Swedish Research Council, 2021-02563Uppsala UniversityAlzheimerfonden, AF-968209Åhlén-stiftelsen, 213021The Swedish Brain Foundation, FO2021-0174Stiftelsen Gamla Tjänarinnor, 2021-01171O.E. och Edla Johanssons vetenskapliga stiftelseOlle Engkvists stiftelse, 215-0399Bertil and Ebon Norlin Foundation for Medical ResearchGun och Bertil Stohnes Stiftelse
Note

De två första författarna delar förstaförfattarskapet.

Available from: 2023-03-17 Created: 2023-03-17 Last updated: 2024-03-26Bibliographically approved
Konstantinidis, E., Dakhel, A., Beretta, C. & Erlandsson, A. (2023). Long-term effects of amyloid-beta deposits in human iPSC-derived astrocytes. Molecular and Cellular Neuroscience, 125, Article ID 103839.
Open this publication in new window or tab >>Long-term effects of amyloid-beta deposits in human iPSC-derived astrocytes
2023 (English)In: Molecular and Cellular Neuroscience, ISSN 1044-7431, E-ISSN 1095-9327, Vol. 125, article id 103839Article in journal (Refereed) Published
Abstract [en]

Growing evidence indicates that astrocytes are tightly connected to Alzheimer's disease (AD) pathogenesis. However, the way in which astrocytes participate in AD initiation and progression remains to be clarified. Our previous data show that astrocytes engulf large amounts of aggregated amyloid-beta (A beta) but are unable to successfully degrade the material. In this study, we aimed to evaluate how intracellular A beta-accumulation affects the astrocytes over time. For this purpose, human induced pluripotent cell (hiPSC)-derived astrocytes were exposed to sonicated A beta-fibrils and then cultured further for one week or ten weeks in A beta-free medium. Cells from both time points were analyzed for lysosomal proteins and astrocyte reactivity markers and the media were screened for inflammatory cytokines. In addition, the overall health of cytoplasmic organelles was investigated by immunocytochemistry and electron microscopy. Our data demonstrate that long-term astrocytes retained frequent A beta-inclusions that were enclosed within LAMP1-positive organelles and sustained markers associated with reactivity. Furthermore, A beta-accumulation resulted in endoplasmic reticulum and mitochondrial swelling, increased secretion of the cytokine CCL2/MCP-1 and formation of pathological lipid structures. Taken together, our results provide valuable information of how intracellular A beta-deposits affect astrocytes, and thereby contribute to the understanding of the role of astrocytes in AD progression.

Place, publisher, year, edition, pages
Elsevier, 2023
Keywords
Alzheimer?s disease, Amyloid beta, Astrocytes, Phagocytosis, Accumulation, Lysosomes, Neuroinflammation, Cytokines, Reactivity, Human iPSCs
National Category
Cell and Molecular Biology
Identifiers
urn:nbn:se:uu:diva-500295 (URN)10.1016/j.mcn.2023.103839 (DOI)000957221400001 ()36907531 (PubMedID)
Funder
Swedish Research Council, 2021-02563
Available from: 2023-04-25 Created: 2023-04-25 Last updated: 2023-04-25Bibliographically approved
Beretta, C., Dakhel, A., Eltom, K., Rosqvist, F., Uzoni, S., Mothes, T., . . . Erlandsson, A.Astrocytes with Alzheimer’s disease pathology provoke lipid droplet mediated cell-to-cell propagation of MHC II complexes.
Open this publication in new window or tab >>Astrocytes with Alzheimer’s disease pathology provoke lipid droplet mediated cell-to-cell propagation of MHC II complexes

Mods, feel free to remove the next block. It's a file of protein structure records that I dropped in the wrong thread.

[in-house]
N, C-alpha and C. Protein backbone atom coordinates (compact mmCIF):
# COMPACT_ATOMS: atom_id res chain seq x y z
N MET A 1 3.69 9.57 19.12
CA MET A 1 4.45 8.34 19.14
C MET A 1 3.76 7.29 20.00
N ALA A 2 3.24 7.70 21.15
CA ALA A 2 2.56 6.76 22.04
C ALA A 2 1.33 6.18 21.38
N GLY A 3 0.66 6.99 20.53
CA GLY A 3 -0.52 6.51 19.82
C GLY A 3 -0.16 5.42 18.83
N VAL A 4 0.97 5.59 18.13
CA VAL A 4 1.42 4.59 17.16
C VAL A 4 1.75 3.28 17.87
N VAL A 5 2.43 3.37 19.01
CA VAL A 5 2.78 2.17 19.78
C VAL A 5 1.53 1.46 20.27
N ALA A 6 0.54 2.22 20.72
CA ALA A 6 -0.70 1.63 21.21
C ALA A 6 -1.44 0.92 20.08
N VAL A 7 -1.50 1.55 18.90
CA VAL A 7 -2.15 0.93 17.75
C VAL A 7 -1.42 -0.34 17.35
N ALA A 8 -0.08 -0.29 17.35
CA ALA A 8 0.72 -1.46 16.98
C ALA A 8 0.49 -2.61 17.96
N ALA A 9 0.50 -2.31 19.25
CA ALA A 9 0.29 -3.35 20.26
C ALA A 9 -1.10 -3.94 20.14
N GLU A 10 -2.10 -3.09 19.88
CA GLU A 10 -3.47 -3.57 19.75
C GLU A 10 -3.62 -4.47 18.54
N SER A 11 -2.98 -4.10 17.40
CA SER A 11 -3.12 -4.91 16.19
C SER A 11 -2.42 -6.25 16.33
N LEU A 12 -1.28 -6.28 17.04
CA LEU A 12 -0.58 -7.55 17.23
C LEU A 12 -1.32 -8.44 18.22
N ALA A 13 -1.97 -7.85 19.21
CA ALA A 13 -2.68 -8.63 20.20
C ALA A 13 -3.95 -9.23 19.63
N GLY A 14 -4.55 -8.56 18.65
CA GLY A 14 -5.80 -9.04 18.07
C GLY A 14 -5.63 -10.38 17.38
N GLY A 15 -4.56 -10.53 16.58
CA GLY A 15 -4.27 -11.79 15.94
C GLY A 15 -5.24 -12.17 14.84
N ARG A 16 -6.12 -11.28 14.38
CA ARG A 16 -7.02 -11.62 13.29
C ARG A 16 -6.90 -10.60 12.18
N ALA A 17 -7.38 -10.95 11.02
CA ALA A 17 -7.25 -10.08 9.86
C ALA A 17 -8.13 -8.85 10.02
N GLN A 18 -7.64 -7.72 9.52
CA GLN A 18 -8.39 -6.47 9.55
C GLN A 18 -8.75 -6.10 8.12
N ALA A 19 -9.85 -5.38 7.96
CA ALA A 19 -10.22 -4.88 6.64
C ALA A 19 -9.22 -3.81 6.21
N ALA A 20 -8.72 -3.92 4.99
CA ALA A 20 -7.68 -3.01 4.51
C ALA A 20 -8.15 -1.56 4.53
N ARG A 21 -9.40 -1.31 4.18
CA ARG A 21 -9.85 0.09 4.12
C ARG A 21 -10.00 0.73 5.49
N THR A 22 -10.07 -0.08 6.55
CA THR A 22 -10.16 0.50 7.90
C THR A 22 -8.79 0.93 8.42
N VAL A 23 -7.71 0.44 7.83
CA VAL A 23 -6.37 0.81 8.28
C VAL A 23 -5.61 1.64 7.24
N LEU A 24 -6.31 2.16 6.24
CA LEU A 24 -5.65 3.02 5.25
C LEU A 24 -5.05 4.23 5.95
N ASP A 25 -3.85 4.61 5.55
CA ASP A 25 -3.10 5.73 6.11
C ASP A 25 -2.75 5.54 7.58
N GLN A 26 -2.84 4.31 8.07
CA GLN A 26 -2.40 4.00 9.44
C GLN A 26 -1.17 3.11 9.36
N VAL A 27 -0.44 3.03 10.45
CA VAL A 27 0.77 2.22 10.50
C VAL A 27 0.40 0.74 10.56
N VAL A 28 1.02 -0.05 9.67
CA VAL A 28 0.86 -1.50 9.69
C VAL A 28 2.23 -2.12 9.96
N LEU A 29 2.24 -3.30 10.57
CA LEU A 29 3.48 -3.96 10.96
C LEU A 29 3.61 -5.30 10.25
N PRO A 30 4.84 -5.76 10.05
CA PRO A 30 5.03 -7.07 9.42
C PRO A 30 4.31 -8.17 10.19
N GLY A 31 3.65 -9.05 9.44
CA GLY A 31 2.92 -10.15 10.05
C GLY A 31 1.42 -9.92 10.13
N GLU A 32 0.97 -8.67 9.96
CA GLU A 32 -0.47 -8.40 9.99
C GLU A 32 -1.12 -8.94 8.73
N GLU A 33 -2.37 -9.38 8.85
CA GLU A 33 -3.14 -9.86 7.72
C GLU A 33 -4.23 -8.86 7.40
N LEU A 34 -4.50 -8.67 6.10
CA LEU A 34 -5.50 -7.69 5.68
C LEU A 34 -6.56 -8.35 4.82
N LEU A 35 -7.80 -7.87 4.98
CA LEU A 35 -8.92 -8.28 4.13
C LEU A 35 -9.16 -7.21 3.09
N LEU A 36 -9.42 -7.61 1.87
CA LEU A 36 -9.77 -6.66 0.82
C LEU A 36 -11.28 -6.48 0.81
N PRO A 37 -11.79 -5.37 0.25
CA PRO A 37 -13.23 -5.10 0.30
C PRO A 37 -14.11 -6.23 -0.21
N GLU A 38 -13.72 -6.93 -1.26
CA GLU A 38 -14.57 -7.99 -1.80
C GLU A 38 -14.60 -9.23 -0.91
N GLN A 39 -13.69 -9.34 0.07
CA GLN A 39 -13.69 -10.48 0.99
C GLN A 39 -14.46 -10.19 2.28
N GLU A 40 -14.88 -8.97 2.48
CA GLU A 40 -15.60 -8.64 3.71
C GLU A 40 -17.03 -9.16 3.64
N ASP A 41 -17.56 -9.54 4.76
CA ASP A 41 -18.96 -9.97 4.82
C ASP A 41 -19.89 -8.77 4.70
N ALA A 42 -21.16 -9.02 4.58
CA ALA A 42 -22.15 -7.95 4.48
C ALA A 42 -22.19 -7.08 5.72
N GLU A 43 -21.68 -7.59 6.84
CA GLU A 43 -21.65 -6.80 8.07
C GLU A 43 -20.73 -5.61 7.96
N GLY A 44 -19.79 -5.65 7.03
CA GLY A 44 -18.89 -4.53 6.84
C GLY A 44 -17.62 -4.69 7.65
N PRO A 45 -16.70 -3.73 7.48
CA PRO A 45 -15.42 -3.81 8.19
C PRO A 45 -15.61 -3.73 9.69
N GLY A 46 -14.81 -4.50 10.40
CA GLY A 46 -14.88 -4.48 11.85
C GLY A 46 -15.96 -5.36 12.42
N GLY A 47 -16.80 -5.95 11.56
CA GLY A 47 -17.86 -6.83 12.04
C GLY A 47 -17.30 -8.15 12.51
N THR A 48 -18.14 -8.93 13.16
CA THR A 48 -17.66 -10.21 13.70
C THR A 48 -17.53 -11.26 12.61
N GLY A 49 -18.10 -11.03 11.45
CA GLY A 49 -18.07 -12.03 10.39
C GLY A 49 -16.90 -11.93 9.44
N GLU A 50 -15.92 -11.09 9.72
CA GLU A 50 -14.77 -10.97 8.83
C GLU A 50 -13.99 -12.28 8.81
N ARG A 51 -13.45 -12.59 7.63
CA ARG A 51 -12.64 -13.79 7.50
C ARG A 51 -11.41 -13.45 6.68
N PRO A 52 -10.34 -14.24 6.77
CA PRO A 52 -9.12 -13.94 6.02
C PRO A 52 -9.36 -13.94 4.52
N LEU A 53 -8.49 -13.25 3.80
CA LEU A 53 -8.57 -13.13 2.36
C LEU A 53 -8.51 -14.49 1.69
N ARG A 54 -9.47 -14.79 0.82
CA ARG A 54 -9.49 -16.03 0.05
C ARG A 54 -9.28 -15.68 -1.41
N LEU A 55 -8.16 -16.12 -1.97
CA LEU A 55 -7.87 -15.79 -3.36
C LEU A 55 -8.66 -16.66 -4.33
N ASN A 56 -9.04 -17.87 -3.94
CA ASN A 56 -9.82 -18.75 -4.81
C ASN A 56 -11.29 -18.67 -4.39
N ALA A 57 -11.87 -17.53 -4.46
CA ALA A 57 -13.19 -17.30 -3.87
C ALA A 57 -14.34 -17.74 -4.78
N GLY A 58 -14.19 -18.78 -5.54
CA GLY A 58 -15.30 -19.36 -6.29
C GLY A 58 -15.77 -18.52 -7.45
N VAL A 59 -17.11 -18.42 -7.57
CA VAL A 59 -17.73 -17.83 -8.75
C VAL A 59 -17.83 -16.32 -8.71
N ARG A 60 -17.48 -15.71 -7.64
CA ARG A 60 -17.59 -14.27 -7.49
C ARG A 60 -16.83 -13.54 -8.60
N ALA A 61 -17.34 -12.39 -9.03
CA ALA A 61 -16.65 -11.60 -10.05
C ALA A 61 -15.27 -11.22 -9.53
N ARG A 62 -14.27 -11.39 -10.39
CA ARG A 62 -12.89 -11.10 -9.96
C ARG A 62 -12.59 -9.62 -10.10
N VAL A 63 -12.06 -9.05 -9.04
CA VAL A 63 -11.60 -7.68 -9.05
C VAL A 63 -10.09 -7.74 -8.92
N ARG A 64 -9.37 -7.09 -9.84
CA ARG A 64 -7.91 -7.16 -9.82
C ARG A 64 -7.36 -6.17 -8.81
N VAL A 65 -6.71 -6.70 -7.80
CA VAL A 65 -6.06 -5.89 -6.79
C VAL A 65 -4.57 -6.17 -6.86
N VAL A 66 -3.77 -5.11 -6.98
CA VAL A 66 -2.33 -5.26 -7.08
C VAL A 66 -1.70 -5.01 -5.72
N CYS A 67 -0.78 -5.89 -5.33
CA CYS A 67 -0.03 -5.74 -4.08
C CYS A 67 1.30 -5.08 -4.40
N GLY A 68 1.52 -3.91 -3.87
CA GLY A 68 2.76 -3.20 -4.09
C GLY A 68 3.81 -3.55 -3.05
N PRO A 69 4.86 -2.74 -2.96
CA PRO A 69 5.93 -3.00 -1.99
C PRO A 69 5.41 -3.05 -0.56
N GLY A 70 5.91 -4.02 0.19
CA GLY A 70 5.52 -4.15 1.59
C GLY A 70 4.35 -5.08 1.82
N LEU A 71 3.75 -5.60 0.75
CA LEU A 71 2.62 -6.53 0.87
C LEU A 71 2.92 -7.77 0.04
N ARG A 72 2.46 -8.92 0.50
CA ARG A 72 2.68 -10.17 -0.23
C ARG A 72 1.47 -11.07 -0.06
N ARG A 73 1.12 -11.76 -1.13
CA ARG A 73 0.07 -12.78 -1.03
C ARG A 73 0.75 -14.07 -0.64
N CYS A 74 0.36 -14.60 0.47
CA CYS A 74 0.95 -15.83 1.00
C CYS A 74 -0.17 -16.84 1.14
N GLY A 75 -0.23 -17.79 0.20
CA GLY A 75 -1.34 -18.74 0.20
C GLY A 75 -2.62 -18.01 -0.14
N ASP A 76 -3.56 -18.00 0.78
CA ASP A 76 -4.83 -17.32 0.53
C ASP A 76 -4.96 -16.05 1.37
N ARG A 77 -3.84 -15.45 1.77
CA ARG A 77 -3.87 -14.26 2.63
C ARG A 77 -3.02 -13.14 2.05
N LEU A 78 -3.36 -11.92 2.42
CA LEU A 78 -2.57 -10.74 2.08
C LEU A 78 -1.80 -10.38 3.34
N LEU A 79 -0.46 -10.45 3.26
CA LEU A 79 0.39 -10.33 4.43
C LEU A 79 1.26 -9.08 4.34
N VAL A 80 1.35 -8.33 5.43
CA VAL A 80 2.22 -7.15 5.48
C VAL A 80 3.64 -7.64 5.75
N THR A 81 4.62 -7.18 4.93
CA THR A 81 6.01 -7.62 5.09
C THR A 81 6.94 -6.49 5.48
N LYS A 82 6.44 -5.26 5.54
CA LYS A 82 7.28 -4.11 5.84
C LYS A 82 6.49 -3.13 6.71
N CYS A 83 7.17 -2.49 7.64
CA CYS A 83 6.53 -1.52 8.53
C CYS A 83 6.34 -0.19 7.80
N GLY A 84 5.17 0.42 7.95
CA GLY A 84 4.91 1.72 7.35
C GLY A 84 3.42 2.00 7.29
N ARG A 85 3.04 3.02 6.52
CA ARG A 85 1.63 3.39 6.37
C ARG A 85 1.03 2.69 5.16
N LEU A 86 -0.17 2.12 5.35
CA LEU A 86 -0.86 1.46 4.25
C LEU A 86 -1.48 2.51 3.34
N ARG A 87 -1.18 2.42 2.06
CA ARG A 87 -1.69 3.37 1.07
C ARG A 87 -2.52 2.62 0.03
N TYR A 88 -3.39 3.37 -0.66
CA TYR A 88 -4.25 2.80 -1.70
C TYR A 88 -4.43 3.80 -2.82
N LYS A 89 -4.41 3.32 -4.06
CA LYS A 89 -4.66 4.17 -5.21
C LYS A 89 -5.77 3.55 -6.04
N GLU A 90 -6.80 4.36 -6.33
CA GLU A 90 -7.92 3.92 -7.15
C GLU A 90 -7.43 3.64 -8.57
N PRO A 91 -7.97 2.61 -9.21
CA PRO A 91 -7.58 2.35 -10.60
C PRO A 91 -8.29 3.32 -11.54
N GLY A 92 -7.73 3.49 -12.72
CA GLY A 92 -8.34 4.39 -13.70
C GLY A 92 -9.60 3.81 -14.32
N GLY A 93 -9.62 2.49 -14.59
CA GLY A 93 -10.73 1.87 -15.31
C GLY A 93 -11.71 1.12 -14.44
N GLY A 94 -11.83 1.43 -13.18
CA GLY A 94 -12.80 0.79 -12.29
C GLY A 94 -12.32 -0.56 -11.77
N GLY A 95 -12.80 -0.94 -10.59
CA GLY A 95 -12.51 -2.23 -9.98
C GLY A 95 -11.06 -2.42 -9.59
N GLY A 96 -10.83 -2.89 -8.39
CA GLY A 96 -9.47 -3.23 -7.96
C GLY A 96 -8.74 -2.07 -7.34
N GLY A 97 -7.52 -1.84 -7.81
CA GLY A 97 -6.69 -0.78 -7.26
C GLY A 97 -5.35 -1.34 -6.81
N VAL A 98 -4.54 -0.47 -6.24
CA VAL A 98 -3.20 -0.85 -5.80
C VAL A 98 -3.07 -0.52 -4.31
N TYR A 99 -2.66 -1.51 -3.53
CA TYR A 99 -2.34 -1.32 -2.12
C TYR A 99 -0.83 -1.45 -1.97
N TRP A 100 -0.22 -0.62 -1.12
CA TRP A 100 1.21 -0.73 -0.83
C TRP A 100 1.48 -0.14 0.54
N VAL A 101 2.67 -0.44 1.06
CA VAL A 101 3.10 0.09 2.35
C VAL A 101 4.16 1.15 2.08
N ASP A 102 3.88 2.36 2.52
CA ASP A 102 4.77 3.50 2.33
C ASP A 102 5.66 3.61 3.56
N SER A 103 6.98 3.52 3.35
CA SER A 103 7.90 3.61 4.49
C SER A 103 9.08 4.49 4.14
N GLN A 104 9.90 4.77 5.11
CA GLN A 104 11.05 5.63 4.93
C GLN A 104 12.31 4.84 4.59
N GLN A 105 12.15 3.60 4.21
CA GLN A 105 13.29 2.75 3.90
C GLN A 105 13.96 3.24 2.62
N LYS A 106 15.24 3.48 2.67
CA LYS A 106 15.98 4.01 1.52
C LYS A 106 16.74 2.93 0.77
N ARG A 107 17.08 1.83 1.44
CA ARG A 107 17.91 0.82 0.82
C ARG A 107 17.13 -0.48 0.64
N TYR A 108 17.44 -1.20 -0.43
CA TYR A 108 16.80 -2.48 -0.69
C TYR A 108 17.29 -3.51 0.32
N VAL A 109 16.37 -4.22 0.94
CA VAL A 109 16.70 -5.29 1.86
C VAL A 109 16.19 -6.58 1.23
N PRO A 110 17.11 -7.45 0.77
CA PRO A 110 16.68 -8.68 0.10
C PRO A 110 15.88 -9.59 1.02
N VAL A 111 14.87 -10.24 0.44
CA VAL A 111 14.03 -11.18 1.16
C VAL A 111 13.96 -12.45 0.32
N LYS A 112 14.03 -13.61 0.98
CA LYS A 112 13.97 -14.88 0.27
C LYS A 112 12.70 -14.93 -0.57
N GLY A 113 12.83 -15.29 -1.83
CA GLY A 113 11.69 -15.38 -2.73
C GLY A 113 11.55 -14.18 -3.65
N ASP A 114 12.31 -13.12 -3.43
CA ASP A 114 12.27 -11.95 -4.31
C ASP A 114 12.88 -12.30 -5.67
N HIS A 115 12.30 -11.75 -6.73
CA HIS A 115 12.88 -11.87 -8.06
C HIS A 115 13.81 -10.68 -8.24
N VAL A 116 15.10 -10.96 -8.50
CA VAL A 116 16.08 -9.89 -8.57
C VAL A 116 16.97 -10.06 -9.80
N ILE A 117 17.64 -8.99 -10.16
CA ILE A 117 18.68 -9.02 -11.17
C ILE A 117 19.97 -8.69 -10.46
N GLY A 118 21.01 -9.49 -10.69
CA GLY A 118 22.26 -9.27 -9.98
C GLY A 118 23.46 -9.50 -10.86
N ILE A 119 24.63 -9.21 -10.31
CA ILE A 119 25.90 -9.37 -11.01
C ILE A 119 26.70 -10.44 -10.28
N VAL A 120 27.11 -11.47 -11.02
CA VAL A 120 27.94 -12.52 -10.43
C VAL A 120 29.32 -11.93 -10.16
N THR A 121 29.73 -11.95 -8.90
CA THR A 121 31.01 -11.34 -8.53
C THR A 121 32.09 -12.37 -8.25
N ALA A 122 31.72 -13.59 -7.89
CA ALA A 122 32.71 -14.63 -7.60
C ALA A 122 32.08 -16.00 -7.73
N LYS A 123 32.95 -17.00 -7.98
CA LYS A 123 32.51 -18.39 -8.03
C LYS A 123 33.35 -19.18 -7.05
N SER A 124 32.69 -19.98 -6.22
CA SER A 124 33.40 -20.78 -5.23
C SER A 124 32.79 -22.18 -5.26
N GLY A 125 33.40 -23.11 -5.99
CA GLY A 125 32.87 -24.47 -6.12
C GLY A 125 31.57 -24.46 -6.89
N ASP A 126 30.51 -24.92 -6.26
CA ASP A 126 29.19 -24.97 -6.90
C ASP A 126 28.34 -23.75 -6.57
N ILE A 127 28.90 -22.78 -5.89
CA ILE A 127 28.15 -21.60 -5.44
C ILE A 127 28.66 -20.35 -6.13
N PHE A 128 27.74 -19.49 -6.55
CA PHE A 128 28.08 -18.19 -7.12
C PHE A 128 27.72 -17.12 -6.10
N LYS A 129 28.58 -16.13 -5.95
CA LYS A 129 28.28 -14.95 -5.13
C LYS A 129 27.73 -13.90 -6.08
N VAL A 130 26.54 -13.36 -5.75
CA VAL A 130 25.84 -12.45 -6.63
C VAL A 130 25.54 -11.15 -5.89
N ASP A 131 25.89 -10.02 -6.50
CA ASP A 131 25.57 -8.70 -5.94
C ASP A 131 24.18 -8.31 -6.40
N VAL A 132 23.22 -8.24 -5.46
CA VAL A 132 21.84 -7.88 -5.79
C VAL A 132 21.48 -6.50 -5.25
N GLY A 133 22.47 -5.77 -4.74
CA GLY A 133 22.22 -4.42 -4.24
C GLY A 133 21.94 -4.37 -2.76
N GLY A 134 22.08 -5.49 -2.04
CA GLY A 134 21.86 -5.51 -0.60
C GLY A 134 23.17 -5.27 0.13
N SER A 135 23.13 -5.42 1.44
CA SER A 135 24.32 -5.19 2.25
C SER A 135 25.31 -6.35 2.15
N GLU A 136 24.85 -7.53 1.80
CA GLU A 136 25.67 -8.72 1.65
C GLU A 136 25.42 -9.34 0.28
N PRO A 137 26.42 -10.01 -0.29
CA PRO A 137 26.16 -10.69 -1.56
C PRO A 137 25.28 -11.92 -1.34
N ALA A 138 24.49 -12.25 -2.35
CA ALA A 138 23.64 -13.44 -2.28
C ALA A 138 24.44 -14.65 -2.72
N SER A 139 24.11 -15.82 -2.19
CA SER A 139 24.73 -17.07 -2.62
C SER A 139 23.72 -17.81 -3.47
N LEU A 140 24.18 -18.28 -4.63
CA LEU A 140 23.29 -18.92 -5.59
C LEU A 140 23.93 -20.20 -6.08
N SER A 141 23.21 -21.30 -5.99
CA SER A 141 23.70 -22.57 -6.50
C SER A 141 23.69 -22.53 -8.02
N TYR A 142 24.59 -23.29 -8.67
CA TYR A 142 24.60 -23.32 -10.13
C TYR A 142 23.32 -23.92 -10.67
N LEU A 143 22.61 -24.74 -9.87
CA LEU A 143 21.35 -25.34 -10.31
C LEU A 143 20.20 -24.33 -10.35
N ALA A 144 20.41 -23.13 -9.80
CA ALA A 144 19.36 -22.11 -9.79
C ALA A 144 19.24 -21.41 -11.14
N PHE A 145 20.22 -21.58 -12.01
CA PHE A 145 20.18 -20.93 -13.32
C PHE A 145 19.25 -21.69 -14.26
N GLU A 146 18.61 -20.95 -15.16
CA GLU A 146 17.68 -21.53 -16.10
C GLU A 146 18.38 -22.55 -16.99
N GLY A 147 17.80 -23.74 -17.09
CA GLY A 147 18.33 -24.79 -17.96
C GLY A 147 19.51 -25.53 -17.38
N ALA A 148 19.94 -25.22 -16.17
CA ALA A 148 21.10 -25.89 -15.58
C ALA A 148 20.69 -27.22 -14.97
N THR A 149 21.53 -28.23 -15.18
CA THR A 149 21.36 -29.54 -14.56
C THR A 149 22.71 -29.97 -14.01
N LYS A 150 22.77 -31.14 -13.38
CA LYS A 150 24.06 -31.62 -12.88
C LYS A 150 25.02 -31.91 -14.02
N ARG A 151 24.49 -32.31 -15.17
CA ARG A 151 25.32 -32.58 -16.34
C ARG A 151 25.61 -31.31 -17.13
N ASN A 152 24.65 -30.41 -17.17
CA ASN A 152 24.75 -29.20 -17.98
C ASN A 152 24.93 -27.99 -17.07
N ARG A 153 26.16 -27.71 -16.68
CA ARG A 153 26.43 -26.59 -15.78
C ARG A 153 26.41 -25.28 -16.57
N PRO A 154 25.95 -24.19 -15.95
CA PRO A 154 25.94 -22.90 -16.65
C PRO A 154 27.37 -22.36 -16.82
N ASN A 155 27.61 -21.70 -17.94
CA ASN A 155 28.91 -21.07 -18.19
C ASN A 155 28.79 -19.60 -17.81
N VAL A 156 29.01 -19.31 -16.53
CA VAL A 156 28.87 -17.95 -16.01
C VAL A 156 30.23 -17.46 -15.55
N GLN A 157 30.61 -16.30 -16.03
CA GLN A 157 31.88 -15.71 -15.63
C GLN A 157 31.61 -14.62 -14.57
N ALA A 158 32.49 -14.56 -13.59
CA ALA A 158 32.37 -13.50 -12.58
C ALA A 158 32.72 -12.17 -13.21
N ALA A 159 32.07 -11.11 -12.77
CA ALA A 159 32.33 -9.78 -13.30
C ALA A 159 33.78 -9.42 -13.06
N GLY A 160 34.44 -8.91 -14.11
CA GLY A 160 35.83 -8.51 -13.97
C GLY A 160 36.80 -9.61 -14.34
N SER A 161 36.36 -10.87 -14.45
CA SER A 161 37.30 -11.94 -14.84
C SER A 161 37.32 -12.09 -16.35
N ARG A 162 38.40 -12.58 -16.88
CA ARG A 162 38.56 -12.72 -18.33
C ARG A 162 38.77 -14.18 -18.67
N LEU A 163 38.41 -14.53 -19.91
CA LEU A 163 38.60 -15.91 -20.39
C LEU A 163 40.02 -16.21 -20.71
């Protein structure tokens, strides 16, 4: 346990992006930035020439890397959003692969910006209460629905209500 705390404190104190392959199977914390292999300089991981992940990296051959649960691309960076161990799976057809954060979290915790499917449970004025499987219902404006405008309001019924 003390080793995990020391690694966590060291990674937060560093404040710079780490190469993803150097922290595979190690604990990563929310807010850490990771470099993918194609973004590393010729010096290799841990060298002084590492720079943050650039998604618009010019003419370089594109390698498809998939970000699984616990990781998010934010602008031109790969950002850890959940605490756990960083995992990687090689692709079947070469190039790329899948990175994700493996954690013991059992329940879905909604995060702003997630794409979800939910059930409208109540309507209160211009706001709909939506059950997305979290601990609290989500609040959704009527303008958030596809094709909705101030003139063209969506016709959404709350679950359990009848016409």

Show others...
(English)Manuscript (preprint) (Other academic)
Abstract [en]

Background. Astrocytes are critical for maintaining brain homeostasis, but are also highly involved in neuroinflammation. In the Alzheimer disease (AD) brain, reactive, inflammatory astrocytes are situated closely around amyloid β (Aβ) plaques. We have previously shown that reactive astrocytes ingest large quantities of soluble Aβ aggregates, but are unable to degrade the material, which leads to intracellular Aβ accumulation and severe cellular stress. A common response to cellular stress is the formation of lipid droplets (LDs). Novel data indicate that LDs play an important role in inflammatory processes. However, the involvement of LDs in AD inflammation and progression remains unclear.

Methods. The aim of this study was to investigate how astrocytic Aβ pathology affects lipid metabolism and antigen presentation. For this purpose, human induced pluripotent stem cell (iPSC) derived astrocytes were exposed to soluble Aβ42 aggregates and analyzed over time, using a battery of experimental approaches.

Results. Our results show that Aβ exposure induces LD accumulation in astrocytes, although the overall lipid composition remains unchanged. Moreover, astrocytes transfer LDs to neighboring cells via tunneling nanotubes (TNTs) and extracellular vesicle (EVs). Interestingly, we found that the antigen presenting protein major histocompatibility complex II (MHCII) is present inside LDs, suggesting an active role of LDs in astrocytic antigen presentation. Immunohistochemical analysis of human brain tissue verified the presence of LD-loaded MHCII+ astrocytes in AD individuals. Moreover, we found infiltrated CD4+ T cells to be in close contact with astrocytes, confirming an astrocyte T cell cross-talk in the AD brain

Conclusions. Taken together, our data show that Aβ pathology drastically affects lipid storage in astrocytes, which in turn modulates the astrocytic antigen presentation, indicating a role for astrocytic LDs in T cell responses in the AD brain.

Keywords
Alzheimer’s disease, Aβ, astrocytes, lipid droplets, inflammation, MHCII, T cells
National Category
Neurosciences
Research subject
Molecular Medicine
Identifiers
urn:nbn:se:uu:diva-525161 (URN)
Available from: 2024-03-26 Created: 2024-03-26 Last updated: 2024-03-26
Organisations

Search in DiVA

Show all publications